Tuesday, September 04, 2012

Back Home Again


Today I made personal history on two fronts. First, I wore a pink shirt to school and not just to school, for the first time in my life! (To see why this is a big deal, go to http://www.stevehawley.blogspot.com/2012/06/pink-shirt.html.) Secondly, I used a power point presentation in class about my trip to Can Tho, Vietnam this summer. There are always mixed feelings after a mission. This entry, from July 24, 2006, explores this emotions.

It was over as soon as it began. My eight day mission trip to Honduras with sixty-nine fellow Christians was too short in time but left me with an eternity of memories. My ninth trip was unique, as the other eight were, but contained the constants that have me plan my summers around this Central American pilgrimage. We laughed, we cried, we worked, we played, we loved, we taught, we helped, and we served. And in the end, we were the ones most blessed.

The day after is the hardest. The euphoria is overwhelming as I prepare for the trip and during its duration but I'm semi-depressed when it's over. There's always one more lesson to teach, one more child to hug, one more mouth to nourish, one more smile to cherish. You never finish; you hope you lay groundwork for blessing those who have less materially but ironically, seem to possess much more joy than their North American counterparts. I got dinged a bit. Mission trips can be physically demanding, especially when your role is one of manual labor. My right arm bears two new scars where flesh rubbed raw was coated with powdered concrete and allowed to bond. Skin was torn from toes on both feet as I continually crossed a mountain stream in my Nikes- I discounted the pebble factor. And, I took the worst fall of my life as I disembarked from the back of a flat bed truck. What I feared was an ACL tear in my right knee appears to be nothing more than a scare but visions of surgery with months of rehab flashed through my mind. We are promised help for our service from the maker of the universe in 1st Peter 4:11 and I survived. For six days, I mixed concrete on the ground with Honduran men who get paid two or three dollars per day for backbreaking labor. They looked much older than their years but they never complained and never stopped. They are thin but tremendously strong. We are heavier but weaker. We are rich but they are content. We pity them. Maybe they should pity us.

Only fifty-one weeks until my next mission! The battle Jesus described in Matthew 25's Sheep and Goats Parable is still being waged on many different fronts, though. Sometimes in Honduras, we quiz each other on the first thing we want to eat when we arrive in our native land. (My favorite all-time answer came from Trina Agee- KOOL WHIP!) My meal of choice on my return to Texas is two Whataburgers chased by two pints of Blue Bell Ice Cream. As I walked back to my apartment with my bag of burgers, only scant hours after our plane touched down, a man stopped me as I prepared to cross West Bellfort. He told me he was diabetic and hungry. He asked if I could help and he asked me to pray for him. I just happened to have some extra money. Leaving Honduras via the airlines requires paying a exit tax of thirty-two dollars. Chad Hedgepath, our terrific mission leader, gave each of us forty dollars for the fee with instructions to keep the change for lunch. It seems the rich just get richer. Chad's generosity paid for my passage onto the Continental jet as well as my new friend's supper. Poverty apparently does not recognize borders or nationalities. It's an equal opportunity curse. The cure is complicated but in any equation, it requires love...and Jesus.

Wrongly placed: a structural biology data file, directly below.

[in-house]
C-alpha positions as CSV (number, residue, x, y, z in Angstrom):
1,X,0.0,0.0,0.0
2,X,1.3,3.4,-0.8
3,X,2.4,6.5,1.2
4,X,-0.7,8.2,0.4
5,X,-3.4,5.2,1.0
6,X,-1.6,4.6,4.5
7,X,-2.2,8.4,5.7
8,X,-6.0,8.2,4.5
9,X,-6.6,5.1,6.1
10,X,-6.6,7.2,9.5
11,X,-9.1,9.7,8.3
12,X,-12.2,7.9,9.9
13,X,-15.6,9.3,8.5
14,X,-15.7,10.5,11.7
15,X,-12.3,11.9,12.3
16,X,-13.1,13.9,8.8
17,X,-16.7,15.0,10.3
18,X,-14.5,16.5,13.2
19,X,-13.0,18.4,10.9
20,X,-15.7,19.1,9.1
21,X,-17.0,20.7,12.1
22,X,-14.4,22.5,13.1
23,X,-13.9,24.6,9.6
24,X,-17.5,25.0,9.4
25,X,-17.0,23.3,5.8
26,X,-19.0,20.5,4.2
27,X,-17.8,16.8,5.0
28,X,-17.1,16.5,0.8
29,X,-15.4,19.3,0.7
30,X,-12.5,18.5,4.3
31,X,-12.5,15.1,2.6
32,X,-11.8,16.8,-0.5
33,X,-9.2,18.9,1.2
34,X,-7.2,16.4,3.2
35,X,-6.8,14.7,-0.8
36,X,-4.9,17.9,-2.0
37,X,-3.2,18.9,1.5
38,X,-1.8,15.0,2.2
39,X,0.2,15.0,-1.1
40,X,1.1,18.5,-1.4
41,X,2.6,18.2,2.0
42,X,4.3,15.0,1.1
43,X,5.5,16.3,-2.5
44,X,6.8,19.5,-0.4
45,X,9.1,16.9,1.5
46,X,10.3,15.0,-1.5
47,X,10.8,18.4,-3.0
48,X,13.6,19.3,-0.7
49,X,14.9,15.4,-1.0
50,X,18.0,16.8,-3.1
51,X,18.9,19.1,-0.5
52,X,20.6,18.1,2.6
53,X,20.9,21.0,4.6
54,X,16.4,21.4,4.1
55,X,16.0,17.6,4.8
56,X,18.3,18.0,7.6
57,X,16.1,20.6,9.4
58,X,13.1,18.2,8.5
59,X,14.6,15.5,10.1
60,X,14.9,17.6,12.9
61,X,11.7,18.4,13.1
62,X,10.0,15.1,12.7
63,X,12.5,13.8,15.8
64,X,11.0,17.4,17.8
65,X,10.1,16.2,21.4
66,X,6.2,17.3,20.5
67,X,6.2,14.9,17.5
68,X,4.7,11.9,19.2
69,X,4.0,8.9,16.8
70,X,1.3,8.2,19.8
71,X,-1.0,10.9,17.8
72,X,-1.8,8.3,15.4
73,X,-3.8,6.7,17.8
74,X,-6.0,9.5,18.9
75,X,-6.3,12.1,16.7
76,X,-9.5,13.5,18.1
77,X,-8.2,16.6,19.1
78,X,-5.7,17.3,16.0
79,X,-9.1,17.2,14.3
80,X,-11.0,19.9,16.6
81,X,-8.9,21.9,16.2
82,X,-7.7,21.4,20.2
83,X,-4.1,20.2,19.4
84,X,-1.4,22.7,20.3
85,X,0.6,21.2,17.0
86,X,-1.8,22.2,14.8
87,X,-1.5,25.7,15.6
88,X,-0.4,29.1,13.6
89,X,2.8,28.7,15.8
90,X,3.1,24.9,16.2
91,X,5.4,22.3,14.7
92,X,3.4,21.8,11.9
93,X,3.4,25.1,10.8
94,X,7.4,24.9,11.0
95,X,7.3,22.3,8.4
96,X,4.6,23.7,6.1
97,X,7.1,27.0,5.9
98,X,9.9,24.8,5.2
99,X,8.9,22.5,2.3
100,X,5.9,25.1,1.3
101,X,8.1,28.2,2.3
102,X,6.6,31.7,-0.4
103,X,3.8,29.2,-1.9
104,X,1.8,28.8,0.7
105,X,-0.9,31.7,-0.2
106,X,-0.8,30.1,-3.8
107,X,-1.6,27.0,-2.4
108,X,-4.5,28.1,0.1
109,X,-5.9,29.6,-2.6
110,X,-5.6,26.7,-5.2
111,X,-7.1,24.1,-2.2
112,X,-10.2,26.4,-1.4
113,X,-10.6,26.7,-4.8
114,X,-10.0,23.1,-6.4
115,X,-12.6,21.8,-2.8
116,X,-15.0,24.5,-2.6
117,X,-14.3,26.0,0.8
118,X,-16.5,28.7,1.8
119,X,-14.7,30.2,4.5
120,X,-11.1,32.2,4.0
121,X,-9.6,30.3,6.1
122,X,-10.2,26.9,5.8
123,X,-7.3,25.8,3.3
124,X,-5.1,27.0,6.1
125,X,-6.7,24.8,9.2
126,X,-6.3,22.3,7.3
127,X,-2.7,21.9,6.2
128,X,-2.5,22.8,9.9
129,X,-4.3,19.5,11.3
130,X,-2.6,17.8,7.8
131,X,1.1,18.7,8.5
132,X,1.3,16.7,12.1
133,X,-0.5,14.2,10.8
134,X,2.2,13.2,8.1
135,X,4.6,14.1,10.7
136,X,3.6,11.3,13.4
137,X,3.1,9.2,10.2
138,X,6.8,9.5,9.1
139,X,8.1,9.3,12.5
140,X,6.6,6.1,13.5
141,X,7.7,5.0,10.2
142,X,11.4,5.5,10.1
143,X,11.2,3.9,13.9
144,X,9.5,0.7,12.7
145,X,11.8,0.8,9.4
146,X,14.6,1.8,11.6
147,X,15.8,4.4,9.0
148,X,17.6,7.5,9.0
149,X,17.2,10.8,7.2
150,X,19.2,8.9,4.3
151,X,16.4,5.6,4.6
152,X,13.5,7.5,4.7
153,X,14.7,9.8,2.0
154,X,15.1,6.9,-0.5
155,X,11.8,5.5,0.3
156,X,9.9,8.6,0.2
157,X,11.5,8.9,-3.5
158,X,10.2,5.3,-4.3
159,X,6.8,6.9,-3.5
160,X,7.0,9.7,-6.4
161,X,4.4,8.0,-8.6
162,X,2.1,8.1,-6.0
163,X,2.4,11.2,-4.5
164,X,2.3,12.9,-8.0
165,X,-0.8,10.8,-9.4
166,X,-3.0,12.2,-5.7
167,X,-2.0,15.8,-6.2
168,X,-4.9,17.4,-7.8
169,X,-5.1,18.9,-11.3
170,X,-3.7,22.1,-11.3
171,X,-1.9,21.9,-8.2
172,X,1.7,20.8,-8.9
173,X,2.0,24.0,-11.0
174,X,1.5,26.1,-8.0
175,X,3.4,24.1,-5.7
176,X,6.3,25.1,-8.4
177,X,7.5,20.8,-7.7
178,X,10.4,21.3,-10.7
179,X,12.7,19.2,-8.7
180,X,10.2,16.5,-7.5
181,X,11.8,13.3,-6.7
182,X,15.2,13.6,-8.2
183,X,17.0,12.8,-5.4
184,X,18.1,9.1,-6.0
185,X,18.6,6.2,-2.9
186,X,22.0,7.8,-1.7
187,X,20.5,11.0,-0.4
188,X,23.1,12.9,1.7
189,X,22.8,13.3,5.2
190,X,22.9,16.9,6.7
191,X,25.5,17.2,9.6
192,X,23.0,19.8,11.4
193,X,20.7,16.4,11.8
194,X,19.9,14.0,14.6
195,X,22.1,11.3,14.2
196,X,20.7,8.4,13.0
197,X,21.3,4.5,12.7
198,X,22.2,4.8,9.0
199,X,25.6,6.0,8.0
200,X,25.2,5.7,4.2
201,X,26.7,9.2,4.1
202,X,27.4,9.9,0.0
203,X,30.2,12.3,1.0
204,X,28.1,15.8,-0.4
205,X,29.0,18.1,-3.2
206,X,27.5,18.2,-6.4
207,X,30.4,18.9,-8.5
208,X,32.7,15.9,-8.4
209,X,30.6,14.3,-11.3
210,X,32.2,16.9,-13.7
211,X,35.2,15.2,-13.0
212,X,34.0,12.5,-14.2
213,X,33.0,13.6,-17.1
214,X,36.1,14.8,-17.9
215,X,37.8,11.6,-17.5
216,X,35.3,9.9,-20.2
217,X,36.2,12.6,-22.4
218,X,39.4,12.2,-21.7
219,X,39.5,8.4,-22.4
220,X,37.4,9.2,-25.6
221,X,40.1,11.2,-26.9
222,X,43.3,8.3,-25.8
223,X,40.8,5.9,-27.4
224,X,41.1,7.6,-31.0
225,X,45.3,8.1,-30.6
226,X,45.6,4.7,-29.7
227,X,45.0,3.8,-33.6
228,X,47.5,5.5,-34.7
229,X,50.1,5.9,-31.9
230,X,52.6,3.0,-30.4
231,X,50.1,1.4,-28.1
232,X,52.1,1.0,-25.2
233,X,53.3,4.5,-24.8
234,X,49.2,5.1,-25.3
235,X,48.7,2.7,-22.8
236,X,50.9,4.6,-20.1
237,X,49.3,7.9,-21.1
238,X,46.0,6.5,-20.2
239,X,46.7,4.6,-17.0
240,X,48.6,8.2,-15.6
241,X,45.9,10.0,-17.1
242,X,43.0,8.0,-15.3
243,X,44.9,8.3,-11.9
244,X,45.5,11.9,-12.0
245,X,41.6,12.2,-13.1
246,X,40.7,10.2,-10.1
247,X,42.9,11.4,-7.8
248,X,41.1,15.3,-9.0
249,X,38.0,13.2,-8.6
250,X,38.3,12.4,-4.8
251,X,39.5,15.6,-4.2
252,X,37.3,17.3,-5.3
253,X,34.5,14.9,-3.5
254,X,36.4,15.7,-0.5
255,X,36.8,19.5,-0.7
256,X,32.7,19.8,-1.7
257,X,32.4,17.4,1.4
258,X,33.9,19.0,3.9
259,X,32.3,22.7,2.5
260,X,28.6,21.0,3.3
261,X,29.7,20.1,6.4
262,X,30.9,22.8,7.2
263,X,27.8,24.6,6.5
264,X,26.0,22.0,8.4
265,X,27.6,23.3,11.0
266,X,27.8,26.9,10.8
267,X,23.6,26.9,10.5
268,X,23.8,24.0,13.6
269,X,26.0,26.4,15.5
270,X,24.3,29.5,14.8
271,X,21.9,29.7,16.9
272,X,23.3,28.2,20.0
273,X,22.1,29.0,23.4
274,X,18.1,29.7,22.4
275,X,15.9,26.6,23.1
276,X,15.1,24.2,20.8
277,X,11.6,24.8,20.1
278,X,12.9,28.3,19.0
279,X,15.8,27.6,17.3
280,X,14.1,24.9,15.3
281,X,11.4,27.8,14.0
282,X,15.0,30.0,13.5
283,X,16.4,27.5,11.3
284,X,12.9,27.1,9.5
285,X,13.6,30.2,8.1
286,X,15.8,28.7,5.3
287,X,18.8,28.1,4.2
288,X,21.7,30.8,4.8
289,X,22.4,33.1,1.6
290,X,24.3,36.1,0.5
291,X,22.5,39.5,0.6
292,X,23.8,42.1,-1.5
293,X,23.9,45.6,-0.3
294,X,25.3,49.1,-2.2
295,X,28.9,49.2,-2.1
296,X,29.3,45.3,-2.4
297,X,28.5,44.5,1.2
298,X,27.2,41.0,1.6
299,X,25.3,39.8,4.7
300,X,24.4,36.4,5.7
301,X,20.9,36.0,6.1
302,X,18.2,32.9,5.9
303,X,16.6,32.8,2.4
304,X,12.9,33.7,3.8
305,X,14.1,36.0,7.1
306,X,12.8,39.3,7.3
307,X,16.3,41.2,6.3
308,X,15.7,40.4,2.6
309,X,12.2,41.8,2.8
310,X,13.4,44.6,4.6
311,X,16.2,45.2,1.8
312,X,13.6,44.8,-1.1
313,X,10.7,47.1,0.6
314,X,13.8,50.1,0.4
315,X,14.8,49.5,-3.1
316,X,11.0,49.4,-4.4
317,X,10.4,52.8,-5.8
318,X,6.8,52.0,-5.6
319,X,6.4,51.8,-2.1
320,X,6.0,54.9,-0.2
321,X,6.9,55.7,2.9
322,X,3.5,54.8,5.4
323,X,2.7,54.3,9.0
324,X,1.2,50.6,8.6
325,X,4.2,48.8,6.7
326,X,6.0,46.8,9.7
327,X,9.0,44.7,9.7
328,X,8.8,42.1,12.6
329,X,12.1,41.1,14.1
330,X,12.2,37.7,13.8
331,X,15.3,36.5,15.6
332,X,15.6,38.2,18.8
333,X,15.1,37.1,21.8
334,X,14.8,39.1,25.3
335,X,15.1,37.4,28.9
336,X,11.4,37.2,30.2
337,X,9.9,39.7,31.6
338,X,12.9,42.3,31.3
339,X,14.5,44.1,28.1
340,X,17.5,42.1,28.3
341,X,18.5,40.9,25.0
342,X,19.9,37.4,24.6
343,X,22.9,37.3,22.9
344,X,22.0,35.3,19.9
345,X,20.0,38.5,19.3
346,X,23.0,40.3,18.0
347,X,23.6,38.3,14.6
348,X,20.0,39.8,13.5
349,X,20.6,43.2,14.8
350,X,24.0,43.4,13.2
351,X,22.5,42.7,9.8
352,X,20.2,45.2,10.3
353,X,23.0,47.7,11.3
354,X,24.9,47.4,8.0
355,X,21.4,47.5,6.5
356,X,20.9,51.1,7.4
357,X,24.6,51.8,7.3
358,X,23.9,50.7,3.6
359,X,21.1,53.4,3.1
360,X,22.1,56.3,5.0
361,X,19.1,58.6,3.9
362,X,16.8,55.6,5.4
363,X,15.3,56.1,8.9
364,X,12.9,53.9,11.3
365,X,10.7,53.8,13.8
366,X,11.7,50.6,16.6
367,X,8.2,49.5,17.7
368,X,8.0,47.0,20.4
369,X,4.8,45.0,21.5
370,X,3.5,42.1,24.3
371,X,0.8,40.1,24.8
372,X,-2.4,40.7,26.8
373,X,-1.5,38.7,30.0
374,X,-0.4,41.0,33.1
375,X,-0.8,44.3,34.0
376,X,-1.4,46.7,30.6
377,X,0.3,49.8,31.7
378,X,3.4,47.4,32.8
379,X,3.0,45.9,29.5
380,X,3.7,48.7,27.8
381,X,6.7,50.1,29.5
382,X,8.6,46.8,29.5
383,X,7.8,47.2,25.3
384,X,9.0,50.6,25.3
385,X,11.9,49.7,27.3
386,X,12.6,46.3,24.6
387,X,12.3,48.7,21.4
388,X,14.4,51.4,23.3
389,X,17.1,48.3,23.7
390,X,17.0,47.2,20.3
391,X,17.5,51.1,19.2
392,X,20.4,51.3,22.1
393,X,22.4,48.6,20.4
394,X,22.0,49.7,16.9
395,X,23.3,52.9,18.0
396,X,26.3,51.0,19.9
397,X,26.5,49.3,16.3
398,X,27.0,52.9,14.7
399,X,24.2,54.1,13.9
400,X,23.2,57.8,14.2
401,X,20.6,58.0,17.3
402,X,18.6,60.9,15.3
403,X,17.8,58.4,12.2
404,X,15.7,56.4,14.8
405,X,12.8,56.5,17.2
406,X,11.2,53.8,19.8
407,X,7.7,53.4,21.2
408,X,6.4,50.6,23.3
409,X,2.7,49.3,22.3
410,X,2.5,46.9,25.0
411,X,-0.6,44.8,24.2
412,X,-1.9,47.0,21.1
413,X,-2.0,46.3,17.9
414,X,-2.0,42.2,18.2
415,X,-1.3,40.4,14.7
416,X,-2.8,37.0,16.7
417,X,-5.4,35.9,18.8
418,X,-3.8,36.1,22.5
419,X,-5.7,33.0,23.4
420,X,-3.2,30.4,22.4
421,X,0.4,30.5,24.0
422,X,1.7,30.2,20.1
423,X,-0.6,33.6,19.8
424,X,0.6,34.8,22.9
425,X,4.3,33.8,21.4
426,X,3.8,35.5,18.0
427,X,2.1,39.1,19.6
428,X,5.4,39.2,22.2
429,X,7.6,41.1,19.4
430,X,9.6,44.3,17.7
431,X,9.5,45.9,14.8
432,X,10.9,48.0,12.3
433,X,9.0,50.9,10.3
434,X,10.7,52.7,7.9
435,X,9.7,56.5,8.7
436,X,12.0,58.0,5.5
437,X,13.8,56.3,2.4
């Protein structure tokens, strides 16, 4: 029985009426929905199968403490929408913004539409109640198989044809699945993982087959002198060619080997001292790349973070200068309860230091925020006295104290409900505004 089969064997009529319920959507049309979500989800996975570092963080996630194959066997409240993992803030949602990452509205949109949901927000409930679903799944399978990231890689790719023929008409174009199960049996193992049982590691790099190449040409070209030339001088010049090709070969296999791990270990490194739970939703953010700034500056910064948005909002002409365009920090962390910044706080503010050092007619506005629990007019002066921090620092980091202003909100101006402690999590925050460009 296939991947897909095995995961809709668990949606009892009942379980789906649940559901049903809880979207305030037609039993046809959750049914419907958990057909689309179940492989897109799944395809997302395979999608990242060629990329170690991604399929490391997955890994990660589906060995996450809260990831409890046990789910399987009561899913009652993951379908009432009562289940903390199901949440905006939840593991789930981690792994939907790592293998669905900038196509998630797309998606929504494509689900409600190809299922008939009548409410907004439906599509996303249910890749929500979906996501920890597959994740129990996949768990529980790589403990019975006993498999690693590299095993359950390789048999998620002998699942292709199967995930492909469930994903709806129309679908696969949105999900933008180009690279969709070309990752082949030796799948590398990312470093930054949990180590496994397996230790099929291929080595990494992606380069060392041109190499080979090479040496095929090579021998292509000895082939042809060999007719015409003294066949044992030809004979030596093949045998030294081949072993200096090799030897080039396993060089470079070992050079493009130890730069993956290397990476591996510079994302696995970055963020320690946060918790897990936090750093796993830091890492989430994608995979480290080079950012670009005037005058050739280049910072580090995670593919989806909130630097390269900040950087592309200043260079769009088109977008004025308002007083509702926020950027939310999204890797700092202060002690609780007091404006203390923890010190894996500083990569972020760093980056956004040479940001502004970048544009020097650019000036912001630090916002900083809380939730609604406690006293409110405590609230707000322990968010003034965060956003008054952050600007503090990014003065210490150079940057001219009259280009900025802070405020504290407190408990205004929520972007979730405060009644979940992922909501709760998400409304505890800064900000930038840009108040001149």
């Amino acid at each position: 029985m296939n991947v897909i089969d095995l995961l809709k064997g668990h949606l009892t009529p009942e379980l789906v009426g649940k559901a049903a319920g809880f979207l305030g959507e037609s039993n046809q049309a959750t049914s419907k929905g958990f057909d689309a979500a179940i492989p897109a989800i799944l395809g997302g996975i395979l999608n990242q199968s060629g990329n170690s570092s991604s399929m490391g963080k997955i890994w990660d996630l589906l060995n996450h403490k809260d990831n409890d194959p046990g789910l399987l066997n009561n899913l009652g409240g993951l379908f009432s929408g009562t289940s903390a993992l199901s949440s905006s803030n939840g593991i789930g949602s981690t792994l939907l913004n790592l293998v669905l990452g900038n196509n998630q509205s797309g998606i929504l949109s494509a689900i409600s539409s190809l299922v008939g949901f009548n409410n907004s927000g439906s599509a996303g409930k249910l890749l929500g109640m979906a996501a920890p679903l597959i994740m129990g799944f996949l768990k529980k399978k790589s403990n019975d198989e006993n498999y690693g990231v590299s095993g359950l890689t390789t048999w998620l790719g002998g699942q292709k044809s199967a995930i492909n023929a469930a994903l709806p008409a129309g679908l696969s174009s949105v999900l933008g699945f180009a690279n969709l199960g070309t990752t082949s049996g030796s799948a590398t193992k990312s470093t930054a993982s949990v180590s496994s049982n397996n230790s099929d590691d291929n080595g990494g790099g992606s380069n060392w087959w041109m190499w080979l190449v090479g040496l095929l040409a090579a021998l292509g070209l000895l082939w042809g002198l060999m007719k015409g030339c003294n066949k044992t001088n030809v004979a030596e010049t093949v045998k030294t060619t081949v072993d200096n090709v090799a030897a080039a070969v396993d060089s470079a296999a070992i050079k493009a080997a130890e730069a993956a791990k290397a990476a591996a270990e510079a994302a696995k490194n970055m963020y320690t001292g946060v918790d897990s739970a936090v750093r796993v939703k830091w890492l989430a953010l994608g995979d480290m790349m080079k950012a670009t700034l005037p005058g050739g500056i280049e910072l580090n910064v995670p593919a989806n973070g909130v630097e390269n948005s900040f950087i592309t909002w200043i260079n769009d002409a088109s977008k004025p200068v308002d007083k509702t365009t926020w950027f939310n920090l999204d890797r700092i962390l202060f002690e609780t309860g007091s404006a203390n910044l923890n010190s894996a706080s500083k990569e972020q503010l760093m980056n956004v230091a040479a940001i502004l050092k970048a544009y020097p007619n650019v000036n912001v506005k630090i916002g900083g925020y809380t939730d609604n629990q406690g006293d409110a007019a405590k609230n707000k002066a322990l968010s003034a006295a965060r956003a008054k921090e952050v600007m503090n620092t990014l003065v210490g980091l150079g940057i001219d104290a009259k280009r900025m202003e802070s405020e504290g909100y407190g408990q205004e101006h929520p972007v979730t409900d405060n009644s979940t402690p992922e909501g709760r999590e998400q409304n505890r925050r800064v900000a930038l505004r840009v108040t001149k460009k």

Applicable quote of the day, # 1:
"Nobody made a greater mistake than he who did nothing because he could only do a little."
Edmund Burke

Applicable quote of the day, #2:

"Never doubt that a small group of thoughtful committed citizens can change the world; indeed, it is the only thing that ever has."
Margaret Mead


God bless,
Steve
Luke 18:1

http://www.hawleybooks.com/
E-mail me at steve@hawleybooks.com

2 comments:

Jon said...

Hope you had a great time!!!! Your relatives did a great job!!!

David Michael said...

It sounds like another great trip. Will you receive a Purple Heart?